Sunday, March 8, 2015

India’s dazzling literary history

Many gods, many voices: the Murty Classical Library is uncovering India’s dazzling literary history:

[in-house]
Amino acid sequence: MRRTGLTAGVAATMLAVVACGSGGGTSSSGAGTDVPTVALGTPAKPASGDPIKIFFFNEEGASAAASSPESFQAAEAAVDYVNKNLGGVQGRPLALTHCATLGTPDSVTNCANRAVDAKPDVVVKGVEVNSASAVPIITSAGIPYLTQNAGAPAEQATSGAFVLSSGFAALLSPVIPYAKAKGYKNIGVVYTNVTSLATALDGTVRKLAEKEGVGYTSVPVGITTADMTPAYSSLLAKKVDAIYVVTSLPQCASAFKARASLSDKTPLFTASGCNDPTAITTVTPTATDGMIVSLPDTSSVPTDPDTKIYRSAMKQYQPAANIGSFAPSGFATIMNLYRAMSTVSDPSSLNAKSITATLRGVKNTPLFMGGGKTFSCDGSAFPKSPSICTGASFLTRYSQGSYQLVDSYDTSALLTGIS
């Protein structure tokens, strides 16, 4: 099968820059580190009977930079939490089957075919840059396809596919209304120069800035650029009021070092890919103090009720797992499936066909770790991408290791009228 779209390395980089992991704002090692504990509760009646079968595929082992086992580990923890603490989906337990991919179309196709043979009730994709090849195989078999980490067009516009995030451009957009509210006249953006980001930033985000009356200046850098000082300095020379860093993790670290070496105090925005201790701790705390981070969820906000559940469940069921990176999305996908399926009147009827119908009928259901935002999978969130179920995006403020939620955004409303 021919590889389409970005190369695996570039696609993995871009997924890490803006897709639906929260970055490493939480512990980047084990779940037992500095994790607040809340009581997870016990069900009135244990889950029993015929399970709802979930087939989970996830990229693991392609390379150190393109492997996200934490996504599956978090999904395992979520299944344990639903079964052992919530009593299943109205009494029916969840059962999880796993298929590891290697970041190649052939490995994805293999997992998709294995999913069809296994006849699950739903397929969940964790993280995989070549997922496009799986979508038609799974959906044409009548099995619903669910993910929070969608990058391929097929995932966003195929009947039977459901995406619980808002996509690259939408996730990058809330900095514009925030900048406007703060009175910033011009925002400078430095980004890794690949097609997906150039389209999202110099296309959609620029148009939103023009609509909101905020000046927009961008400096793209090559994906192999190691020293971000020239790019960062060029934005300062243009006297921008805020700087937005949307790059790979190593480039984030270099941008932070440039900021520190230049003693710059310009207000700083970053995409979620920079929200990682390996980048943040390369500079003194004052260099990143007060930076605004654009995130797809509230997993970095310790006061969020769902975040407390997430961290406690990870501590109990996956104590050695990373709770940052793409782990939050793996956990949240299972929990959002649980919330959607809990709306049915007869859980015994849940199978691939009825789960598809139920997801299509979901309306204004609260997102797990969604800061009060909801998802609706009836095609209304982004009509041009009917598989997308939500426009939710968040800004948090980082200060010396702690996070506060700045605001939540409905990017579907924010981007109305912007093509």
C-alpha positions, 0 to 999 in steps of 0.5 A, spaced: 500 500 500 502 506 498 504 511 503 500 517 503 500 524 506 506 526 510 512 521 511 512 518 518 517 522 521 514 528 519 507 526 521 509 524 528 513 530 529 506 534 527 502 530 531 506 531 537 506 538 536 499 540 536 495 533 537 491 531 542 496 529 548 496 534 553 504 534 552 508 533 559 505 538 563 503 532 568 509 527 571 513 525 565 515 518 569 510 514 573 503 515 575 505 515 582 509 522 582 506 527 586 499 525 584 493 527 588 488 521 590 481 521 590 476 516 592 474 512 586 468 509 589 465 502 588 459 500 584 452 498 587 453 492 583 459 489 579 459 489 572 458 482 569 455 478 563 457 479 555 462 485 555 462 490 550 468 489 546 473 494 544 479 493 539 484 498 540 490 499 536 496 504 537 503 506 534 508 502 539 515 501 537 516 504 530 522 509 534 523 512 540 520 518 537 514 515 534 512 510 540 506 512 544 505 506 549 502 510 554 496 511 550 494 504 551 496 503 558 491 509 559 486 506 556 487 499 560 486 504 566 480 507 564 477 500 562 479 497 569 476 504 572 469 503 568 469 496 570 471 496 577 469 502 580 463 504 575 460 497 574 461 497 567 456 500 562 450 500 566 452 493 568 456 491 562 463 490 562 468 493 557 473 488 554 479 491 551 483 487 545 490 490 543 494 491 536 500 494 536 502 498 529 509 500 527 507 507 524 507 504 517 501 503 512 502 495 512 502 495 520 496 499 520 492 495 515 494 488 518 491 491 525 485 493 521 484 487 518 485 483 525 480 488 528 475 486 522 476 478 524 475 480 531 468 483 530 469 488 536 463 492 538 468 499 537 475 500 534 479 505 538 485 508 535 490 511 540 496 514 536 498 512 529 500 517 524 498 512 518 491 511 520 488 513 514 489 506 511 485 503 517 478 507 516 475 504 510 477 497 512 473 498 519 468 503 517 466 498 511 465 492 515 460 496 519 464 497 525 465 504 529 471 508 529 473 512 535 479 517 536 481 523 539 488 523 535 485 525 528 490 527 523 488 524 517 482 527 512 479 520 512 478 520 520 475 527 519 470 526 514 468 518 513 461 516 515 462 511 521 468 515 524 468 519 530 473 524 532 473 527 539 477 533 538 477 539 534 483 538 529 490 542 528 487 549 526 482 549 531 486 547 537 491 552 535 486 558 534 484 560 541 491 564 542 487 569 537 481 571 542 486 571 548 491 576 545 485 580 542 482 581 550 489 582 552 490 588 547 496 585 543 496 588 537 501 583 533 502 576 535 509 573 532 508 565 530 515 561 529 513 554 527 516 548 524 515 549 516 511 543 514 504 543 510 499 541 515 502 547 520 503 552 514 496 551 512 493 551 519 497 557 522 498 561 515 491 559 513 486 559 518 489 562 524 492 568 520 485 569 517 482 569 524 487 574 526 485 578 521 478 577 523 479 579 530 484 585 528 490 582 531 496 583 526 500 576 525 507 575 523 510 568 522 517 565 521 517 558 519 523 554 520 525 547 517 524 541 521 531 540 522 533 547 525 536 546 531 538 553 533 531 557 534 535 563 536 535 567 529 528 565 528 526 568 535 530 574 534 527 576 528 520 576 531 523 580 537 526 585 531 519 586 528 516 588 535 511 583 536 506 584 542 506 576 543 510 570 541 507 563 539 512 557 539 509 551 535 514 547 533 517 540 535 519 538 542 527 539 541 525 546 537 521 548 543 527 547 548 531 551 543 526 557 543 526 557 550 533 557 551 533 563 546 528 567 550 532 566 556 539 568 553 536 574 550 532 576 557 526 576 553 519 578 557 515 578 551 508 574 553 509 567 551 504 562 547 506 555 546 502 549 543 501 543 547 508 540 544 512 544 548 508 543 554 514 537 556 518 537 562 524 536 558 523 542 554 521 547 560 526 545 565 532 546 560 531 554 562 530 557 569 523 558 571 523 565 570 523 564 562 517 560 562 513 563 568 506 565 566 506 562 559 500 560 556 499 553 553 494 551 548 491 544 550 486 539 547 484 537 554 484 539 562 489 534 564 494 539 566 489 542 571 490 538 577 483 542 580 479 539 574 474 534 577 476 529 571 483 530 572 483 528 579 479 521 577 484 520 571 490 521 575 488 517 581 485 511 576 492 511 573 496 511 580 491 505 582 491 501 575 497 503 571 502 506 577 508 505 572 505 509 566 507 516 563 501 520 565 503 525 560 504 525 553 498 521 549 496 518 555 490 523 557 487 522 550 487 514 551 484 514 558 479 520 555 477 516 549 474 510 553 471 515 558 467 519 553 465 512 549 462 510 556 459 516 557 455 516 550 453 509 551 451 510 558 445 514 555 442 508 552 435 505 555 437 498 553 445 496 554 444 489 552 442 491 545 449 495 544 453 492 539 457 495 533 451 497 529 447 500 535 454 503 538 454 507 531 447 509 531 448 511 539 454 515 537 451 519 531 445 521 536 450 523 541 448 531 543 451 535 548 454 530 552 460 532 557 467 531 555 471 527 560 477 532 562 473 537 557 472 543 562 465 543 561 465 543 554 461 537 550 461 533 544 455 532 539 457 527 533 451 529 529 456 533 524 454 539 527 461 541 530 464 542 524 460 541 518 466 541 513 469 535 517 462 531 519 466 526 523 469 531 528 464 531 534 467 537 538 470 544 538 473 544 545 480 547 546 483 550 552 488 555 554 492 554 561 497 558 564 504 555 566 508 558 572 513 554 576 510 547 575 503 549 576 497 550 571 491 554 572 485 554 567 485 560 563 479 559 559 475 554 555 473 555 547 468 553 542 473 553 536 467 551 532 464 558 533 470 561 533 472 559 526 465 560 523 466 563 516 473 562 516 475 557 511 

Two texts have surmounted these challenges: the epics the Ramayana (5th to 4th century BCE) and the Mahabharata (from before 300BCE to after 300CE). The historian A K Ramanujan once said that no Indian ever hears the Mahabharata for the first time. Both epics have an extraordinary penetration into the Indian mind, with vernacular versions over the centuries, public readings and recitations, performances of dramatised episodes, films, children’s books (I first read the epics in beautiful Bengali versions made for young readers by the film-maker Satyajit Ray’s grandfather), the Amar Chitra Katha comics (to which I owe more than half of my knowledge of the Indian classics and mythologies) and spectacularly popular television series keeping them alive. The epics of Homer, Virgil and Ovid just do not have this kind of purchase on the European mind.

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